How GDPR is building a better future
According to a recent research article posted in Dark Reading, the total number of data breach incidents reported in Q1 of 2020 might have declined due to an interruption in the reporting process caused by the Coronavirus quarantines. Still, the number of recorded privacy data exposure skyrocketed, with an astounding 8.4 billion personal data records exposed online—a 273% increase from Q1 2019.
The largest privacy data exposure incident recorded in Q1 2020 was the result of a misconfigured ElasticSearch cluster that compromised 5.1 billion records. It was not the result of an attack. Rather, it was a technical error.
The possible lack of reporting during a pandemic and the unprecedented exposure of privacy data in Q1 of 2020 both represent the challenges businesses face in regard to GDPR compliance. And it isn’t just large global corporations.
An article in Small Business Trends recently found that 28% of the privacy data incidents in 2020 came from small businesses.
These are the dangers that the GDPR was designed to address. For a look at how the data breach incidents of the past decade have brought the issues of privacy data to the forefront of consumer confidence and privacy legislation, here are our top 7 biggest data breach incidents of all time.
In October 2013, nearly 153 million Adobe user accounts were compromised. With an allegedly weak encryption system in place, hackers circulated an unencrypted, plain-text list of user details including usernames, emails, encrypted passwords, debit card information–and even each user’s password hint. Adobe later paid to settle a million-dollar lawsuit related to the breach.
Online powerhouse eBay reported a hack in May 2014 that affected all 145 million of its users. This devastating breach involved the misuse of the credentials of three corporate employees in accessing the company’s user database. eBay encouraged customers to change their password after details–such as dates of birth–were made available. eBay believed that the breach may have taken place as early as a month earlier.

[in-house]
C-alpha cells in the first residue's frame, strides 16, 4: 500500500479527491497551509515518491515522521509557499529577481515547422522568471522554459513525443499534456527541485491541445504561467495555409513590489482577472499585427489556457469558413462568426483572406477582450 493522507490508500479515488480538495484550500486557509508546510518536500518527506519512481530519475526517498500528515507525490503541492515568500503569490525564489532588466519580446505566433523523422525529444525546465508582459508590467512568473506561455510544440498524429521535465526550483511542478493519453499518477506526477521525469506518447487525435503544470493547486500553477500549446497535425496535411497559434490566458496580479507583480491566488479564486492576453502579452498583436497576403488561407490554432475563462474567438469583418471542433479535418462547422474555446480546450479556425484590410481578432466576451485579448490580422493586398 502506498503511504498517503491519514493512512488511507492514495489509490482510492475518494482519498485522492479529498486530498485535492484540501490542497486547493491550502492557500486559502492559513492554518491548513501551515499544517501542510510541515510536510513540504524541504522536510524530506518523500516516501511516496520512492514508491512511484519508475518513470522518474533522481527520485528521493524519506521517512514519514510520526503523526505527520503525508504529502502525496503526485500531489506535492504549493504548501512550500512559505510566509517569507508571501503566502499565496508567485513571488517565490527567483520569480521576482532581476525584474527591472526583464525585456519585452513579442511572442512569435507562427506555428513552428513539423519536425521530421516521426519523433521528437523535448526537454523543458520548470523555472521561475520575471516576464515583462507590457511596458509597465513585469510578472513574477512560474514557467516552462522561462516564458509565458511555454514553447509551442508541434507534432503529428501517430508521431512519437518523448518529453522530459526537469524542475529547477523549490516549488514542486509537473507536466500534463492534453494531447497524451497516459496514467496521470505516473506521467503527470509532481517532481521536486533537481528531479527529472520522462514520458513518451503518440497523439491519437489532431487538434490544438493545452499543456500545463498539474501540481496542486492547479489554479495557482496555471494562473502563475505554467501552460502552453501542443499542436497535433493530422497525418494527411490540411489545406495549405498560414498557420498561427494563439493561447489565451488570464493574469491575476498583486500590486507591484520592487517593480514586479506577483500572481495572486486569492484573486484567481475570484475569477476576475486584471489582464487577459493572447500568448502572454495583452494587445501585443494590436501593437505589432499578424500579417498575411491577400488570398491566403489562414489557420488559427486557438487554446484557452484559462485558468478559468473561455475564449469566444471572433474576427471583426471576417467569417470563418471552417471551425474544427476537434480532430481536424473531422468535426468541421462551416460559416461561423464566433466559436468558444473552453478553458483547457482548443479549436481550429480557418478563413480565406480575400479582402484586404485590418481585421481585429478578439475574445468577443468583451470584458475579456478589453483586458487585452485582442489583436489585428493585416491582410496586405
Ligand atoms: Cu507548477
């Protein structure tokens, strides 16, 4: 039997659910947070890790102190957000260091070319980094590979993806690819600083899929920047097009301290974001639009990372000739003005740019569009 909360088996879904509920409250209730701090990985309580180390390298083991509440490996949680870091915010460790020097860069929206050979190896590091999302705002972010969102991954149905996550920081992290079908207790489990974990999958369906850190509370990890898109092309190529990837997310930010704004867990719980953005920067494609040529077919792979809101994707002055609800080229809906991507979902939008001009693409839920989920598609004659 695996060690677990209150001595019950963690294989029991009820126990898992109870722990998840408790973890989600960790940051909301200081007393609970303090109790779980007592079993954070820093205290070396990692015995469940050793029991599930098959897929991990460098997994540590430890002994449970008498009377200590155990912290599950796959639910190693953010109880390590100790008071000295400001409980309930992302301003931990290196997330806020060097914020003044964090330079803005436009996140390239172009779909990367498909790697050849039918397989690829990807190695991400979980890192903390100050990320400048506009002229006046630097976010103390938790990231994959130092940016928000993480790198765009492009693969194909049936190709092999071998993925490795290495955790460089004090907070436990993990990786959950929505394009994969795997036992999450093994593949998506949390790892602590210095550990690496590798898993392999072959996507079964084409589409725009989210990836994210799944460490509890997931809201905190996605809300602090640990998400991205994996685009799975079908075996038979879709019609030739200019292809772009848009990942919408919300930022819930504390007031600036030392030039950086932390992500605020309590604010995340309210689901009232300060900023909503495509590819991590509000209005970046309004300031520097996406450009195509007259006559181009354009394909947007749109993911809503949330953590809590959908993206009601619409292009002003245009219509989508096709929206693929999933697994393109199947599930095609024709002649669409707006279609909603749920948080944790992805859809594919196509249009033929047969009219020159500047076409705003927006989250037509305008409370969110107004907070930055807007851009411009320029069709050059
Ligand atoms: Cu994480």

Conversely, consumer credit reporting agency Equifax reported that their records were compromised on July 29, 2017–and perhaps earlier. On September 7, it announced that 147.9 million customer records had been compromised. Worryingly, it included an array of information, including social security numbers and, in some instances, drivers’ license numbers. The company was criticized in some quarters for its lax policies in patching its server software.
Professional social network company LinkedIn was seemingly hit twice by a data breach. In 2012, hackers accessed and released 6.5 million passwords. Unfortunately, at that time it had not encrypted its user’s passwords, so by the time the information was posted on a hacker forum, all it could do was to alert its customers to change their passwords–and quickly! By 2016, LinkedIn belatedly realized that as many as 165 million accounts may have been affected.
Also in 2016, social media company MySpace announced that a whopping 360 million user accounts were hacked and offered by the same entity selling information from the LinkedIn data breach. At the time, this was one of the largest data breaches ever, even though only accounts created before 2013 seemed to have been affected. Approximately $3,000 worth of Bitcoin was the hacker’s asking price for this information.
Chinese social media giant Sina Weibo announced in March 2020 that an astounding 538 million user accounts had been compromised and subsequently sold on the so-called darknet. While the company claimed that user passwords remained encrypted, the information was nonetheless valuable, as it included user Geo-location data.
While many of the breaches listed appear immense, they pale in comparison to the total 3 billion individual accounts that internet pioneer Yahoo reported compromised in September and December 2016. While user passwords were encrypted, other information, including date of birth and telephone numbers, were readily available as a result. This hack remains the world’s single biggest data breach.
Not all data breach incidents are preventable. If your company is handling sensitive information, it is a certainty that you will—at some point—need to manage a breach, loss, or exposure incident. Where GDPR applies, the management of breach incidents will determine the level of consequences your business will incur.
The Data Breach Management Tool (DBMT) was designed to help security teams manage incidents and automate critical processes so that your business can accurately assess the breach and meet its reporting guidelines.
Would you like to know more? We invite you to contact us. We would be happy to have a conversation with you regarding our product and how it can help you to protect your business and your reputation in a dangerous world.